Make every word count.
Now, I’m not confessing to be an expert copywriter and I certainly don’t love the complex nuances of the English language – perhaps quite the opposite – but after years of creating and reviewing copy, there are a few things that I’ve picked up along the way which can make or break whether your content gets noticed.
Whether you’re taking pen to paper for the first time or need a little refresh, I hope these points help you get your copy noticed.
What setting is your copy being used in? Will people have time to read it? Who is your audience? What do they want to hear? Can you use a visual to help explain what you’re saying?
Taking a step back before you start will help give you focus. Make some bullet points and refer to them as you draft your content. It’s easy to get distracted and go off on a tangent – your notes should help you stay focused.
Don’t let a blank page put you off. Start by listing the key points that you want to get across. Check you’re happy with the order of these points – start with the most important. Now build these points into short sentences.
If there’s a lot of detail in your article, it’s a good idea to start with a short summary – you can even indicate to your reader the length of your article, so they can judge whether they have time to read it all.
If you’re lucky enough to have a designer on hand or page layout that you need to follow, don’t feel the need to fill the space that you’ve been provided.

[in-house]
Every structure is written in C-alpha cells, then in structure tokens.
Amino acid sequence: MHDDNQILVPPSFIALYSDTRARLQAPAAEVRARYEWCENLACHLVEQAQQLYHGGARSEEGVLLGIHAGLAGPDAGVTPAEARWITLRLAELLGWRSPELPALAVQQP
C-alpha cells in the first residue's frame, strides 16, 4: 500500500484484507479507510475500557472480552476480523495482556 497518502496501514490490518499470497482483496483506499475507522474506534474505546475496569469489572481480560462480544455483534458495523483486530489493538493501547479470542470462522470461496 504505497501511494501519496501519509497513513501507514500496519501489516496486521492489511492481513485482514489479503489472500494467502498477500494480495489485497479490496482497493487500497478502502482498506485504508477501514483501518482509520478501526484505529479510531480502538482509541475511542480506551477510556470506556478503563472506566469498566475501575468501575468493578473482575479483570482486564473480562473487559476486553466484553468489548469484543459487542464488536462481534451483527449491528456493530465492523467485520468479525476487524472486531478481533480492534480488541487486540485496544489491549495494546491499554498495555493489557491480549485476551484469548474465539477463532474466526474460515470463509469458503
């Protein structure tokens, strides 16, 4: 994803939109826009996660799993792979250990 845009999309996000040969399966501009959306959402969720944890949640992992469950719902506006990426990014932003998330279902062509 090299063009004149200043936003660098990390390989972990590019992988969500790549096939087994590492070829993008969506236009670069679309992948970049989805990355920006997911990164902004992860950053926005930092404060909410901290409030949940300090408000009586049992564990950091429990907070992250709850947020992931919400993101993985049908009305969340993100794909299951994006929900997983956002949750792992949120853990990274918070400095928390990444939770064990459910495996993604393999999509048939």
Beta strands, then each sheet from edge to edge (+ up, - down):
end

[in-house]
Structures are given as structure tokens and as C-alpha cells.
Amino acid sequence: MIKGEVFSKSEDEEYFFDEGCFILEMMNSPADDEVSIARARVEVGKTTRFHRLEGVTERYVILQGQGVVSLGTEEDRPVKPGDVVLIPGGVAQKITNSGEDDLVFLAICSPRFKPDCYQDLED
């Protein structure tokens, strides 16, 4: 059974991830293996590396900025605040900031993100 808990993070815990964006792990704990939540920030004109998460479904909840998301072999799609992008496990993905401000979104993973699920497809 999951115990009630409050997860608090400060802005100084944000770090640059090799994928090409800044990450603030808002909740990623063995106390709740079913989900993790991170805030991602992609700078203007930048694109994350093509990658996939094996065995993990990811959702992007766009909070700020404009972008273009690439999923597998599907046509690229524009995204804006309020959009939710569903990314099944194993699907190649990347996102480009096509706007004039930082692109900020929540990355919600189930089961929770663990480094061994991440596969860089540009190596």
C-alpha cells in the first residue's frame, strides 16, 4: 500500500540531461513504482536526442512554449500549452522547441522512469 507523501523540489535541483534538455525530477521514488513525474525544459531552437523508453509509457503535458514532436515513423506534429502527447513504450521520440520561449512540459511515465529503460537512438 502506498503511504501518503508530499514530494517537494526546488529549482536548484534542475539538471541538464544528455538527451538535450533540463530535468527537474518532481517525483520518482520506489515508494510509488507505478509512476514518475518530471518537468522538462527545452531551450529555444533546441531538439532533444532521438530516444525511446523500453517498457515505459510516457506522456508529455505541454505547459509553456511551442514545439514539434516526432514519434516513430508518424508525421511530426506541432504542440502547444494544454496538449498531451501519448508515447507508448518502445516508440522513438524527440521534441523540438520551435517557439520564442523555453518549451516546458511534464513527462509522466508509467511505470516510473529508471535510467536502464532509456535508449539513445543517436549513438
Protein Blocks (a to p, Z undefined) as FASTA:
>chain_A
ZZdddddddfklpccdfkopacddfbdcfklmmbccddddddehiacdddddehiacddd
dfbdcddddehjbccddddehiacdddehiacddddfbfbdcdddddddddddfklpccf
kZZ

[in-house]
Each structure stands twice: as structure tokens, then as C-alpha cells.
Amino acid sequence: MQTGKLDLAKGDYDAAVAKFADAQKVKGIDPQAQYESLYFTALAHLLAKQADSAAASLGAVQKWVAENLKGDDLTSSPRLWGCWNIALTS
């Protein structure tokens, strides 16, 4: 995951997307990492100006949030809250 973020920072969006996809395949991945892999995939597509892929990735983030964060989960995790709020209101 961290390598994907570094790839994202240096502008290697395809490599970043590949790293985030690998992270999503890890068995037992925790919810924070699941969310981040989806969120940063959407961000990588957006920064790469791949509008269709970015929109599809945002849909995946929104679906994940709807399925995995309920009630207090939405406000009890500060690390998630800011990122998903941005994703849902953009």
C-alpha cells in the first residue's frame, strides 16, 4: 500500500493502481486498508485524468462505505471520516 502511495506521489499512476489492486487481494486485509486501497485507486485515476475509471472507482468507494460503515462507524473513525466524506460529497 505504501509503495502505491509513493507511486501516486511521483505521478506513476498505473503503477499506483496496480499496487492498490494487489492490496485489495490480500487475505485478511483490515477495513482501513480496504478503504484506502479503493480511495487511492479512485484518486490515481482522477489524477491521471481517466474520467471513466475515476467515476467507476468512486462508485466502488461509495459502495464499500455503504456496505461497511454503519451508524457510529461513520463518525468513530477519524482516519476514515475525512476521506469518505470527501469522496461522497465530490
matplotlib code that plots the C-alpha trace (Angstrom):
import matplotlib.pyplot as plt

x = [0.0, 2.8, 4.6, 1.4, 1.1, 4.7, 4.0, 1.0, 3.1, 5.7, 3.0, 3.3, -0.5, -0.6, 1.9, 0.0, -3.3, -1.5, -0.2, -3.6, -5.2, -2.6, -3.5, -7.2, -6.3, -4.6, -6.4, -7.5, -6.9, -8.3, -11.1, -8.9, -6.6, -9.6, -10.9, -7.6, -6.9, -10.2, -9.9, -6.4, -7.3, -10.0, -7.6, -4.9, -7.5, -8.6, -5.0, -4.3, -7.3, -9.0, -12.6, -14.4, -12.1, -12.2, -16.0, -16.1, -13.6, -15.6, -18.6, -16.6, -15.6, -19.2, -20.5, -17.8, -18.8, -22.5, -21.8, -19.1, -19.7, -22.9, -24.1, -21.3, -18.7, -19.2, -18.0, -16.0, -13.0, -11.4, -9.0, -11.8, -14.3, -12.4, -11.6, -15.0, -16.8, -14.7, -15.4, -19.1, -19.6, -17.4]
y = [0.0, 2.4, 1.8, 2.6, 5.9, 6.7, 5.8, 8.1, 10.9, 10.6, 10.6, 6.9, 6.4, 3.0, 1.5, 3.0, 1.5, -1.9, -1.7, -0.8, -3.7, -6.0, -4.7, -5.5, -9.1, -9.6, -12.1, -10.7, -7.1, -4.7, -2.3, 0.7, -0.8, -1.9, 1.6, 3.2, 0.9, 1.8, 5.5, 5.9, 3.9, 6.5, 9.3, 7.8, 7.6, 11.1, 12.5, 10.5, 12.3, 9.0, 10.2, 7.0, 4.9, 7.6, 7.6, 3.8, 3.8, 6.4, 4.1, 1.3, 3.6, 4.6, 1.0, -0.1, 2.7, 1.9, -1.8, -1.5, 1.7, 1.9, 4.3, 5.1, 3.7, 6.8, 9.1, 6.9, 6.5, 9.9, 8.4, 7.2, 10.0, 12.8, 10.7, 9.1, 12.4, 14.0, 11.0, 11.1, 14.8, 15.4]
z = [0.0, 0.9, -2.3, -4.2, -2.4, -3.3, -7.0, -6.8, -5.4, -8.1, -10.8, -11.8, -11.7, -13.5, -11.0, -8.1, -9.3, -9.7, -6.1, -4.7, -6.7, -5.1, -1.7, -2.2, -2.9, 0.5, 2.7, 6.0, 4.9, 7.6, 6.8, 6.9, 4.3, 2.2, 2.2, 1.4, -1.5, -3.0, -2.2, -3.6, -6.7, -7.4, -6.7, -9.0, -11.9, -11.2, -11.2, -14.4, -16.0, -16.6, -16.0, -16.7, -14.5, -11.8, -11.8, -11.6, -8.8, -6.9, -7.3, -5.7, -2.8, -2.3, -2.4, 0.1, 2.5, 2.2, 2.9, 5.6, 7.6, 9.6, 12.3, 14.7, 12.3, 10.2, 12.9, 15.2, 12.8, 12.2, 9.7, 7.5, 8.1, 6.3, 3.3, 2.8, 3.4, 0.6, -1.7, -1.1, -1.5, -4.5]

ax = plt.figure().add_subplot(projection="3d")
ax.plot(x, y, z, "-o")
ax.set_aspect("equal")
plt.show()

Less really is more. Even the best Olympic athlete needs a break occasionally – so do your eyes. White space and images give your eyes a rest and enable them to read on without getting tired.
Writing a suite of articles for a website or brochure? Think about creating a structure for the pages. An introduction, main body and summary.
Perhaps you want to highlight the key messages – why not use bullet points to make these stand out? If you’re covering a range of information, use sub headings to break up the content and allow your reader to jump to the section that is most interesting to them.
We’re all busy, but getting a second pair of eyes on your content is really important. As the author you know what you’re trying to say – your brain is clever and completes sentences and skips double words without you even realising it. A second or third pair of eyes can help eliminate mistakes. And don’t forget there’s a whole host of digital tools that you can use, so don’t forget to set up your spell check!